How Credit History Can Predict Divorce

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A Kansas State University researcher (Sonya Britt, assistant professor of family studies and human services and program director of personal financial planning) discovered that couples who argue about money in the beginning stages of a relationship are the likely to get divorced. The study was originally published in Family Relations Journal in 2012 and looked at long-term data from over 4,500 couples. Research indicates that disagreements about finances result in negative forms of communication, such as yelling and defensiveness.

In addition, financial conflicts last longer than other kinds of arguments, and couples who have major credit card or automobile debt cite lower marital satisfaction than those who are not encumbered by such debts. One possible reason for this phenomenon is that financial issues carry a great deal of emotional weight.

Depending on a person’s upbringing and personal philosophies, he or she may have very different priorities regarding money than his or her spouse. For instance, some people believe that money should be used for status while others believe that money should be used for security. This fundamental difference in opinion could lead to significant marital conflict.

Relationship between Bad Credit and Divorce

Statistics also show that dishonesty about finances is widespread. For instance, eight out of ten women confess to removing price tags from items they have purchased before returning to their homes. Additionally, 32 percent of women admit to hiding purchases from their partners and 17 percent of men admit to the same.

Many divorced couples are surprised to find out that their former spouse had financial skeletons in his or her closet. For instance, one out of three people admit to lying to a spouse about his or her spending habits. Additionally, 13 percent of divorced individuals had significant amounts of debt, and almost 20 percent of those people had low credit scores.

There are gender differences in the kinds of purchases that individuals tend to hide. For example, men are more likely than women to hide dating site activity and alcohol purchases from their wives. Women are more likely than men to hide a varying number of purchases, such as clothing, gifts and music, from their husbands.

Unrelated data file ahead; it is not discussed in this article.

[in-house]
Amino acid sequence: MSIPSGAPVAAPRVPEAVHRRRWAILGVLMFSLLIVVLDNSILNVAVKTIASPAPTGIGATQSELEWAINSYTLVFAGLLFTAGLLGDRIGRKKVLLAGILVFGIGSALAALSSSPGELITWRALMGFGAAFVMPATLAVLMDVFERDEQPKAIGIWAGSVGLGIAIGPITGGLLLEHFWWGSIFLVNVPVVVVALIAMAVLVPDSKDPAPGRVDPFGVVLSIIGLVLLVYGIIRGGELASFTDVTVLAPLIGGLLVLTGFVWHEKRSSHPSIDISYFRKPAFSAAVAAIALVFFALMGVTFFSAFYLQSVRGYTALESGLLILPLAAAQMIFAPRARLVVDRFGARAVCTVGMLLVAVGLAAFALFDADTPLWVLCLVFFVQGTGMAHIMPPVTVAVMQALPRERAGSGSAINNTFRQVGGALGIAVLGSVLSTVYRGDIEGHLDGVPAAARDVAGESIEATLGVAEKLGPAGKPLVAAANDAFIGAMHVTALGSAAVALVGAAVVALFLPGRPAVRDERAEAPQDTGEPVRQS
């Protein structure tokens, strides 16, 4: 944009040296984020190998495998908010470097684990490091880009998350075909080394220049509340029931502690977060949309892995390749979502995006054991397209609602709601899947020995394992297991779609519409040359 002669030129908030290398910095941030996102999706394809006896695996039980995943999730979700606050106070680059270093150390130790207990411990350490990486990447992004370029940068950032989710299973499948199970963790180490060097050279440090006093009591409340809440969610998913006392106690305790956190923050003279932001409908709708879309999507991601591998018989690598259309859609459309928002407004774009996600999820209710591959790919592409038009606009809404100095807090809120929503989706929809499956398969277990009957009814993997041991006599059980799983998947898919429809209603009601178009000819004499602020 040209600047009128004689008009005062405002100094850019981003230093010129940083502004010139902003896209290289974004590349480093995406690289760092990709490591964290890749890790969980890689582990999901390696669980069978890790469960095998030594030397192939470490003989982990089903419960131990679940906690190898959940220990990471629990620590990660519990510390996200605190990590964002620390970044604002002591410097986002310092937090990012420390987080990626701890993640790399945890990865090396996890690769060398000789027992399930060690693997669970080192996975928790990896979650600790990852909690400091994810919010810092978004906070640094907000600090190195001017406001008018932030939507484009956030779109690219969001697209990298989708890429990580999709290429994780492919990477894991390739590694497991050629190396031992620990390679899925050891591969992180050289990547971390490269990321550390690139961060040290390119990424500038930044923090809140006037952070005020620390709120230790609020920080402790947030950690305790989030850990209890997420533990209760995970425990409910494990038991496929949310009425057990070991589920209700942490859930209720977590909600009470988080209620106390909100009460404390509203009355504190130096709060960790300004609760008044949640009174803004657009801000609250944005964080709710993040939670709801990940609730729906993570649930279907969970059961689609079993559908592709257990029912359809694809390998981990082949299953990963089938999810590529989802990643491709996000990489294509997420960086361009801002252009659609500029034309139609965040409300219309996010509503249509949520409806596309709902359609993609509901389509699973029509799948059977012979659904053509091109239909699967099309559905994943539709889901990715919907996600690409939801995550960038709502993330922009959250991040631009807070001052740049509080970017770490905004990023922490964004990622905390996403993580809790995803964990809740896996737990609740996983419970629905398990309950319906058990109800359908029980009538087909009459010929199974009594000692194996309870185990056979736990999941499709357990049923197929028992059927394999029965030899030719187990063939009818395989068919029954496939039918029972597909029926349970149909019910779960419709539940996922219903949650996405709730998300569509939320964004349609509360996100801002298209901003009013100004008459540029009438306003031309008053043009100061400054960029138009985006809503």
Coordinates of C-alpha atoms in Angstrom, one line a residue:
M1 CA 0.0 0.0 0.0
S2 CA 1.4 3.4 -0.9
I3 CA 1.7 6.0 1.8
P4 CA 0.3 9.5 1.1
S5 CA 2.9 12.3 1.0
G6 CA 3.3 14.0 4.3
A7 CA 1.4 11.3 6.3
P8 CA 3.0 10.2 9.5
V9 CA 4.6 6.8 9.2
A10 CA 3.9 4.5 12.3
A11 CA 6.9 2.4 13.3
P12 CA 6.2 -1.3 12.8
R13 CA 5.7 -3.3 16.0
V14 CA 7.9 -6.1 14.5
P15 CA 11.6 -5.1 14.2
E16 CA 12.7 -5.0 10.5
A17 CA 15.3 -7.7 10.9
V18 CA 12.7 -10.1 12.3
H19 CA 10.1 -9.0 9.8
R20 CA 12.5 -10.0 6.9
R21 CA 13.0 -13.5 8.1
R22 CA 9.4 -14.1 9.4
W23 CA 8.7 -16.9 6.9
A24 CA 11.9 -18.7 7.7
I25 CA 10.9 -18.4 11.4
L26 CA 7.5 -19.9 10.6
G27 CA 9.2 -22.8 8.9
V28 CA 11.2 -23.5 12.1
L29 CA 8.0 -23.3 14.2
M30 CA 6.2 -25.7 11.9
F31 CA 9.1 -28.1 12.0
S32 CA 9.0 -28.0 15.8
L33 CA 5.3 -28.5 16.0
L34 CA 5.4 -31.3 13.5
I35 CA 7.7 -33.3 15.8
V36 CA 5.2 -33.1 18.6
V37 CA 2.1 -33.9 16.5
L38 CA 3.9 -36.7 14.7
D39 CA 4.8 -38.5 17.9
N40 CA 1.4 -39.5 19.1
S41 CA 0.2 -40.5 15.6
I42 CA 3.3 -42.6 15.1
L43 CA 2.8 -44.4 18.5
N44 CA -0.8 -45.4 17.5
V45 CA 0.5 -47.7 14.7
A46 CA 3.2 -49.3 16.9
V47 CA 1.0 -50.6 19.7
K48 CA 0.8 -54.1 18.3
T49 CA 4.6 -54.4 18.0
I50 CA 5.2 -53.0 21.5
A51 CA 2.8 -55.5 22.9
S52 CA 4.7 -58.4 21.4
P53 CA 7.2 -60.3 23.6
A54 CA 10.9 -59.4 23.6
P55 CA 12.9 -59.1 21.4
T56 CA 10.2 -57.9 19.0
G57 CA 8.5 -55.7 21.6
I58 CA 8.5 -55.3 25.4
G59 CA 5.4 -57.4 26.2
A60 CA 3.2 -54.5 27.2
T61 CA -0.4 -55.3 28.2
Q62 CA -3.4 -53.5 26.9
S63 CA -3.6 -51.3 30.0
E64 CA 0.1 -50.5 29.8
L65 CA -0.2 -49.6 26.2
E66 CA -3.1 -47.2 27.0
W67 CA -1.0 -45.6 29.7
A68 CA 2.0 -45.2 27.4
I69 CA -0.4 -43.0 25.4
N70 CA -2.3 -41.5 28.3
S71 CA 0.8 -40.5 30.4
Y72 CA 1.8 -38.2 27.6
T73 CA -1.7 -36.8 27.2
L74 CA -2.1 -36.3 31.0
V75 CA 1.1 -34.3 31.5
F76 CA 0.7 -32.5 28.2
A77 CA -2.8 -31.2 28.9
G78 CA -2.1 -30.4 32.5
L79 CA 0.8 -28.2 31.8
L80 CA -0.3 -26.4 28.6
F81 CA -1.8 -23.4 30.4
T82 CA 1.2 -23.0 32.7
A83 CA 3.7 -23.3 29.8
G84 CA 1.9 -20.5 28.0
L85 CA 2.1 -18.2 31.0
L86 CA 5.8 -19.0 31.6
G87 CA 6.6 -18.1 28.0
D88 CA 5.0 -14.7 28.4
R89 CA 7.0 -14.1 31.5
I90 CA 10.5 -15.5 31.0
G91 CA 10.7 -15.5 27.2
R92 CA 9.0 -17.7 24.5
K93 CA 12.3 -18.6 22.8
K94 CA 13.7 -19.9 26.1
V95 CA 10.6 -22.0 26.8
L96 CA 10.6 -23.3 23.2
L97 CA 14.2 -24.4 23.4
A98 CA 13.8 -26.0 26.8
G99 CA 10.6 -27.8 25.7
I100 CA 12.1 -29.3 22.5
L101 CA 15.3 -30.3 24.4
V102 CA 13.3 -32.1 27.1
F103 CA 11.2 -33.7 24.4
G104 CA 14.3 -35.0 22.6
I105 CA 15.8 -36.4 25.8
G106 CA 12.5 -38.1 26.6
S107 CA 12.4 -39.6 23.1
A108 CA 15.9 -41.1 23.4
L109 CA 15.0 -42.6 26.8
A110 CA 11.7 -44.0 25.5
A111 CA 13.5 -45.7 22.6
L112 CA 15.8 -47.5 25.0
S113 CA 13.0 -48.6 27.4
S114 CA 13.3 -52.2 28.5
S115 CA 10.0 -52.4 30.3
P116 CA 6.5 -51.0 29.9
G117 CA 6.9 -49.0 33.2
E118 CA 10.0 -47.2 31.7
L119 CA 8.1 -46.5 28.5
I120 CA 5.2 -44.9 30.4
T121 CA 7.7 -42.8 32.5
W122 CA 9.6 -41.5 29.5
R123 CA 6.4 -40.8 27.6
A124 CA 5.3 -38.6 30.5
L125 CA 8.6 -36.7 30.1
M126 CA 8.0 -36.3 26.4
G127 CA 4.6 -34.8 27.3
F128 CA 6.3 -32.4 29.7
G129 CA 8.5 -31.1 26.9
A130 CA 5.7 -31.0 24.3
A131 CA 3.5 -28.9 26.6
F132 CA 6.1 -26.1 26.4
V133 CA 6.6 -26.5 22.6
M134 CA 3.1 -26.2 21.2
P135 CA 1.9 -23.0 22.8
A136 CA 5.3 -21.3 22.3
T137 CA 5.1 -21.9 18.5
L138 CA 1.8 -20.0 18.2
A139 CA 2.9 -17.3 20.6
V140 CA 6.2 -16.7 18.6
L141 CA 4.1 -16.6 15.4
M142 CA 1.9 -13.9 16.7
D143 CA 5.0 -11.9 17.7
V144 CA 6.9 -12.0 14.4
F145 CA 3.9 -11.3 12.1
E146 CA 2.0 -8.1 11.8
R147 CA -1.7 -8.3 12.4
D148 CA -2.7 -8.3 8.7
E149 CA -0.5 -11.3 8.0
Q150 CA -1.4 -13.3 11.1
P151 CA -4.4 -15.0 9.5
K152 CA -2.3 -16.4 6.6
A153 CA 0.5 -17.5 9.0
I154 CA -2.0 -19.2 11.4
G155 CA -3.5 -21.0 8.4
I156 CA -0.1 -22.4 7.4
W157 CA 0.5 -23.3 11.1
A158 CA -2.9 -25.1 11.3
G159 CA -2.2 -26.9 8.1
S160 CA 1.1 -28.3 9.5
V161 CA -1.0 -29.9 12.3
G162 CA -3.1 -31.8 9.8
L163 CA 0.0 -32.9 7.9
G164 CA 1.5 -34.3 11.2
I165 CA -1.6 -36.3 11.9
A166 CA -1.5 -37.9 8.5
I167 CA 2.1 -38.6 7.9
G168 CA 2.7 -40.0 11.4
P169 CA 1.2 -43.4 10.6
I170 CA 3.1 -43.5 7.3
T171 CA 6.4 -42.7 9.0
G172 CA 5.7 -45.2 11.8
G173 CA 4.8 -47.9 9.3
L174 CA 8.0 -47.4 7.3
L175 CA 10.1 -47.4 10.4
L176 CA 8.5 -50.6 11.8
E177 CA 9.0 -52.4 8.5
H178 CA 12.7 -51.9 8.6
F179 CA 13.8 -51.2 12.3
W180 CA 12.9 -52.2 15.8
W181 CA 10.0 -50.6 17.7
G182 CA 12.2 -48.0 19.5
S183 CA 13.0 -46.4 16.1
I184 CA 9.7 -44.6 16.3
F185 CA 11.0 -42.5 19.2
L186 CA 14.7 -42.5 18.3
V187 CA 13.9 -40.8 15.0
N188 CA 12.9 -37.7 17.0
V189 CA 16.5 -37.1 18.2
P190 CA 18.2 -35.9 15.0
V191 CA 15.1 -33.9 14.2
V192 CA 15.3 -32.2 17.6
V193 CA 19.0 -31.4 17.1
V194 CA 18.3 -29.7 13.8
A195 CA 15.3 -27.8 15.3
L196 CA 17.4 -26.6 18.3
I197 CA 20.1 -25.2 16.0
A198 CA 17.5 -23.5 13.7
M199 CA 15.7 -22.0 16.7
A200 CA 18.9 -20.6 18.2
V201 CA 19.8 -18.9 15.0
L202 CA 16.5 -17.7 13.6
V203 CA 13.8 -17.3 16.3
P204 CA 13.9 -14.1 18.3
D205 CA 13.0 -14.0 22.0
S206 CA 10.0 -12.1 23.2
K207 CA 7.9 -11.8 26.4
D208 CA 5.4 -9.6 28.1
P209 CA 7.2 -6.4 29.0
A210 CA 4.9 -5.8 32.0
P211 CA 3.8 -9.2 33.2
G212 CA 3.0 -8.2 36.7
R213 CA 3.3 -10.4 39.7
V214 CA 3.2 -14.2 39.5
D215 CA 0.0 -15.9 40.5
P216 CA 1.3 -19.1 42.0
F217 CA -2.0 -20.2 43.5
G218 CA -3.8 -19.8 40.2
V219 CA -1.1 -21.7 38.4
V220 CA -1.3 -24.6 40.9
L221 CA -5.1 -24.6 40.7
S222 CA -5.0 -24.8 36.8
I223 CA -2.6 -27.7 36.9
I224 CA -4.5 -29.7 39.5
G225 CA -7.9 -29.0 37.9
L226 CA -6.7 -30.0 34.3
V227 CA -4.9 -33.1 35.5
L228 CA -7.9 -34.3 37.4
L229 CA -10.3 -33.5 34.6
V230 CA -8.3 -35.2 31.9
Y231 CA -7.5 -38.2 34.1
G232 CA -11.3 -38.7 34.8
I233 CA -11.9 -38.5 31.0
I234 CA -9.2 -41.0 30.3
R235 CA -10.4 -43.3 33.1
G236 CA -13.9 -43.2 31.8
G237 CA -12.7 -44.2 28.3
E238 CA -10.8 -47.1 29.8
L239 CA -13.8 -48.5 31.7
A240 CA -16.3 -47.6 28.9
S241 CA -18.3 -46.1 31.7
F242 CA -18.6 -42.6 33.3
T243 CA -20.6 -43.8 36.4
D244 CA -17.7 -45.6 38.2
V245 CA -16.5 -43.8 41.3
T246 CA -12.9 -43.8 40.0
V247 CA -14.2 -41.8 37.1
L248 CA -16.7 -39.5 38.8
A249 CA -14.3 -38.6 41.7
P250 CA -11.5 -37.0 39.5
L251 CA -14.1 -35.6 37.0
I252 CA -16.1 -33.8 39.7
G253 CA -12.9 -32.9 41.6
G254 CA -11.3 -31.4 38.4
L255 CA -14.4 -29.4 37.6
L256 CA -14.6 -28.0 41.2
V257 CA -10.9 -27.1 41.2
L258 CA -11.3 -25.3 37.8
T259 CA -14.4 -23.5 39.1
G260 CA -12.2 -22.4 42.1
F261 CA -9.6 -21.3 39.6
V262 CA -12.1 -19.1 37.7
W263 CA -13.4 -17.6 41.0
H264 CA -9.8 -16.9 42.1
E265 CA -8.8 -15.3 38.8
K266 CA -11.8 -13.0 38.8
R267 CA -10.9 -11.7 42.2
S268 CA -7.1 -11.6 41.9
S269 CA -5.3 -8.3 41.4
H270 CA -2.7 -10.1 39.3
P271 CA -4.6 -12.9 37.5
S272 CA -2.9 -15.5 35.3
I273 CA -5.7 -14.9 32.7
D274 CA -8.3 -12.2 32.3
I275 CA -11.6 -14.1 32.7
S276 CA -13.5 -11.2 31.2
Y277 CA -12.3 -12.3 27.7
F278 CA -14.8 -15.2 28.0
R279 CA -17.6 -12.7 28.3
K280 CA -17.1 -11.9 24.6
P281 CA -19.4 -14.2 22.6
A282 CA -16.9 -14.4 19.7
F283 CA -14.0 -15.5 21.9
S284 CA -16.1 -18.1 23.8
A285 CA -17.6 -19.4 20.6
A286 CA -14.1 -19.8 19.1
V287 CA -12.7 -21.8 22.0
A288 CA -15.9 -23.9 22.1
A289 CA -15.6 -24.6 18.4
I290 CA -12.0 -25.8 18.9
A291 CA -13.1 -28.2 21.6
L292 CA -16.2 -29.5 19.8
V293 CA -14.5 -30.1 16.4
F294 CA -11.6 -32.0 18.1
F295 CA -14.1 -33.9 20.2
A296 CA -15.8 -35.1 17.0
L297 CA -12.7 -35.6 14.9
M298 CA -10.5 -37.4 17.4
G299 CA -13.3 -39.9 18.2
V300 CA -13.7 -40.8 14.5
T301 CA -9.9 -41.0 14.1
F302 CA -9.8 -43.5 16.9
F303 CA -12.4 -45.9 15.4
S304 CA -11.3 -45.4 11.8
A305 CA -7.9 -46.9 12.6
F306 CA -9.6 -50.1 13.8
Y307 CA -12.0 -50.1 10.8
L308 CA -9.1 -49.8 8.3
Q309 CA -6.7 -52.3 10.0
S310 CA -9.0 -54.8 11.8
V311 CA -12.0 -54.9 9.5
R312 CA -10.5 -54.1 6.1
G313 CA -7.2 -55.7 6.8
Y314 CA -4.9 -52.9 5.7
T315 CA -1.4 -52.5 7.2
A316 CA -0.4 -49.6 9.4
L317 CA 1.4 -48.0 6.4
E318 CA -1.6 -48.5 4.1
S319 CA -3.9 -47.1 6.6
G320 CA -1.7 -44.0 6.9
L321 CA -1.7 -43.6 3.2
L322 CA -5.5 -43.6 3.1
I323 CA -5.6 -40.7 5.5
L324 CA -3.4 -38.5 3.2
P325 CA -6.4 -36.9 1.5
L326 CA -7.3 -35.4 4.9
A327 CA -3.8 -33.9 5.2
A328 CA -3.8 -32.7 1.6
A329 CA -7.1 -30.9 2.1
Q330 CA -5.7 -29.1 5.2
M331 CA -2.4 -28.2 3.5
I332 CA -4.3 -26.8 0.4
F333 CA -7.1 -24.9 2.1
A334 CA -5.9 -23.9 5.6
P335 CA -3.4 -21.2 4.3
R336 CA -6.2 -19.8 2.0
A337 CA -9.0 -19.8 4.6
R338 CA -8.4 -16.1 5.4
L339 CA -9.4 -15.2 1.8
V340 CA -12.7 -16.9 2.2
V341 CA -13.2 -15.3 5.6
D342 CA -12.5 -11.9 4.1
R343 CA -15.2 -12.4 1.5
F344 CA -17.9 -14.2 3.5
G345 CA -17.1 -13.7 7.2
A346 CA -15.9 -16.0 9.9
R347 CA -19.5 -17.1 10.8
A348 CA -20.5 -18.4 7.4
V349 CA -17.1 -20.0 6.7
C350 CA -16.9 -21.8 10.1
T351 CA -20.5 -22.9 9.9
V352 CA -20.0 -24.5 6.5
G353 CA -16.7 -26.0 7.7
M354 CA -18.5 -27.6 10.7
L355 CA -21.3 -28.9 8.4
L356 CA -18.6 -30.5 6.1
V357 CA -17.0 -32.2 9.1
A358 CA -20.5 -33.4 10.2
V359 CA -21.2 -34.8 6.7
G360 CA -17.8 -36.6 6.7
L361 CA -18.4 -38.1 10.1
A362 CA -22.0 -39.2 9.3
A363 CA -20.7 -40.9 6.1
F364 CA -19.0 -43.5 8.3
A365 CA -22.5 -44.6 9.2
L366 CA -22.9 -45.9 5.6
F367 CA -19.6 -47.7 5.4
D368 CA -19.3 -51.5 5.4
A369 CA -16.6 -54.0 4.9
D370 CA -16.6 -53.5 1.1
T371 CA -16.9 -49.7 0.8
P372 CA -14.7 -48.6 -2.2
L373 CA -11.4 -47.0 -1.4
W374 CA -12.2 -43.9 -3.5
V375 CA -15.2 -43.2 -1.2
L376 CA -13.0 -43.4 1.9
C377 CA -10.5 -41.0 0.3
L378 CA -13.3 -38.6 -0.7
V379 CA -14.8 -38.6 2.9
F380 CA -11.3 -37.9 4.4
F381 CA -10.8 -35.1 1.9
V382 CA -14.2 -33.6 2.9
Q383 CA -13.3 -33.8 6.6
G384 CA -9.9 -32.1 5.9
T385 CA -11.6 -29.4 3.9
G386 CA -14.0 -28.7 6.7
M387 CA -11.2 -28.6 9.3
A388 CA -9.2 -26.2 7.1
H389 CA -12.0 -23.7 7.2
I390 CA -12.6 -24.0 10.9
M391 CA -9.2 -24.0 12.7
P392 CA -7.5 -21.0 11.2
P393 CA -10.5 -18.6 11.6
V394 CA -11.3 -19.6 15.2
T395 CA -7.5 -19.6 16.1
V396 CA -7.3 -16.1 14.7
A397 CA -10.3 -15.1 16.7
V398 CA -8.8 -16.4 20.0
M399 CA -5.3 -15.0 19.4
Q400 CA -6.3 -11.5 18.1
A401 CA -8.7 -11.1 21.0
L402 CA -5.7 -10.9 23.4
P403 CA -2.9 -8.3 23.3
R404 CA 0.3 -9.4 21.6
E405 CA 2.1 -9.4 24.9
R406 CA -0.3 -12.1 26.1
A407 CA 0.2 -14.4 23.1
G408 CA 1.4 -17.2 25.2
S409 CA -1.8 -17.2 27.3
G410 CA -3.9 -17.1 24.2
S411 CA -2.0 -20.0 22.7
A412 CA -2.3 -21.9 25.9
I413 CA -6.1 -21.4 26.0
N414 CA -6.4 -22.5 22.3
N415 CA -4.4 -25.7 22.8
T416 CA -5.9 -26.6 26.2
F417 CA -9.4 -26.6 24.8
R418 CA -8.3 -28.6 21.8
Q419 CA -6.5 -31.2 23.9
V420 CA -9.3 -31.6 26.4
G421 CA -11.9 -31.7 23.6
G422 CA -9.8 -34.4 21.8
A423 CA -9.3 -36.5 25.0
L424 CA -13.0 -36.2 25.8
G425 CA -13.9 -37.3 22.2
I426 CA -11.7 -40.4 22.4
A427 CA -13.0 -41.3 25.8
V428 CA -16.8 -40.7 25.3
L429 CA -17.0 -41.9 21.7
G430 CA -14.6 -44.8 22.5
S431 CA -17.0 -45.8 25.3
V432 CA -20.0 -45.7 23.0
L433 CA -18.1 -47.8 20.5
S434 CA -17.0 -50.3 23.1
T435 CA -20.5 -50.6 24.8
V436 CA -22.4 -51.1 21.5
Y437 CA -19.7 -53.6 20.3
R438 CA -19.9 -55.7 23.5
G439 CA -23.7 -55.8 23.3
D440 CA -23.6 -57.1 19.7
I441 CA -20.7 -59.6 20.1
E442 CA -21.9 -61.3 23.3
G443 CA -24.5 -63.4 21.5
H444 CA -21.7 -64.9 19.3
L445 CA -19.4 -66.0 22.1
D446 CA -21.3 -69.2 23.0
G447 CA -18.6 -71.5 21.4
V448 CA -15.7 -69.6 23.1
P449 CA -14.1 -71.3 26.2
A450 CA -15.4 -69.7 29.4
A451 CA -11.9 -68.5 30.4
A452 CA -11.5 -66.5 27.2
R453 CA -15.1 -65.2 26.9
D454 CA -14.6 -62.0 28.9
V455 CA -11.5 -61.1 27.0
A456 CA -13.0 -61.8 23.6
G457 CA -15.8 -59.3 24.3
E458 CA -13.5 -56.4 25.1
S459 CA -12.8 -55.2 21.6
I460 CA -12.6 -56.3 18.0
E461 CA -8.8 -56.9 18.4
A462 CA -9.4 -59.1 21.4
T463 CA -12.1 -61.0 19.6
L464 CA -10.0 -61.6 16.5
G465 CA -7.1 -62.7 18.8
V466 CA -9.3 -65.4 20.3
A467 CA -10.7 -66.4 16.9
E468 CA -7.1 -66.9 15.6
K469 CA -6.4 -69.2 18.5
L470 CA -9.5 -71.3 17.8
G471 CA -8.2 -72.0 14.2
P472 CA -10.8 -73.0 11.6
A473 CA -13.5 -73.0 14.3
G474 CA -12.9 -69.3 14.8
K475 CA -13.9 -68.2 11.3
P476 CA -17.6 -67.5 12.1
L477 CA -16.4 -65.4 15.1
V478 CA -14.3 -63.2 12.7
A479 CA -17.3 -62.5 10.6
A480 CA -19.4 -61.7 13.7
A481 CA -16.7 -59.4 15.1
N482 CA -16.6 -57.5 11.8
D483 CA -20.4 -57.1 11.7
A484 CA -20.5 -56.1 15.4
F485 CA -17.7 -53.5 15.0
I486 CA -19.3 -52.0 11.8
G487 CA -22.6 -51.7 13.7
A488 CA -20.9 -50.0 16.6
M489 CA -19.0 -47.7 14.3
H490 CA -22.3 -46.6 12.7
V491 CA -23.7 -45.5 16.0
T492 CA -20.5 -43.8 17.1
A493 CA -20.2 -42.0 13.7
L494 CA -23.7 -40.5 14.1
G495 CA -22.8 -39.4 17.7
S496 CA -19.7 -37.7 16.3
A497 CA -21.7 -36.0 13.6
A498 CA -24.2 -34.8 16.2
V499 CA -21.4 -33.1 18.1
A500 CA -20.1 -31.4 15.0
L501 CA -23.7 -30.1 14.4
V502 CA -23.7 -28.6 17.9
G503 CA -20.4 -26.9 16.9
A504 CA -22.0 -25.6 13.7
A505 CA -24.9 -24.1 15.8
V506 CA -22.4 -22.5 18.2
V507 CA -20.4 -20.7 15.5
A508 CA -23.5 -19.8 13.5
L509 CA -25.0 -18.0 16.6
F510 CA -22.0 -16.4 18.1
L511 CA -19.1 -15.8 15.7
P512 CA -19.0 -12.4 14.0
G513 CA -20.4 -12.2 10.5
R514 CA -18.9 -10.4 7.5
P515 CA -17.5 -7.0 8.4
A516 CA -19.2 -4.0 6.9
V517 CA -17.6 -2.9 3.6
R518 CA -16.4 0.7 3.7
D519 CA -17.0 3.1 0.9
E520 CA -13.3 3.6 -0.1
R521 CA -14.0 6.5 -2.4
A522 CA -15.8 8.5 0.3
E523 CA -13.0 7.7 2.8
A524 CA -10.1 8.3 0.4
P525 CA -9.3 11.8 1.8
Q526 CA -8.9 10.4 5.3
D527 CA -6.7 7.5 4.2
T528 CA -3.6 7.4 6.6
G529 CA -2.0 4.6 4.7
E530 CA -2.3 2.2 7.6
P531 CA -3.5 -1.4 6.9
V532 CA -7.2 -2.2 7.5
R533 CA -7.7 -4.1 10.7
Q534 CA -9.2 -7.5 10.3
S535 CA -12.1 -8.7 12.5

Financial Infidelity and Divorce

Many instances of financial infidelity may be an indicator of marital problems or an impending separation. Some suggest that individuals who have secret credit cards or hide money on a regular basis might be planning to leave the marriage. Furthermore, secrecy about finances may signal deeper issues within the marriage relationship. An estimated 60 percent of the population believes that financial infidelity is just as damaging to a relationship as sexual infidelity.

Some indicators of financial infidelity may include a sudden decrease in disposable income; failure to disclose additional income, which may come from a number of sources, such as raises or bonuses; mysterious charges on credit cards; and unexplained liquidation of high-valued assets, which may include the sale of a number of items, including coin collections, stocks, bonds or artwork. Additional indicators might be receipts or credit card or bank statements that show purchases for items that cannot be accounted for, such as a jewelry purchase that the spouse did not personally receive.

Proving Financial Infidelity

In the event that a marriage is headed for divorce and one spouse suspects the other of financial infidelity, there are ways to find evidence of such activities. Forensic accountants and other financial experts may find hidden bank accounts, purchases and other evidence. In addition, financial activities often leave traces that can prove that transactions occurred. These traces might include bank records, receipts and transaction records. In addition, many spouses leave other types of evidence of their financial activities. In order to uncover financial infidelity, the first step is to figure out where the money has gone. One place to look is at a spouse’s credit report. A credit report will list all credit card accounts in that person’s name, including secret credit card accounts.

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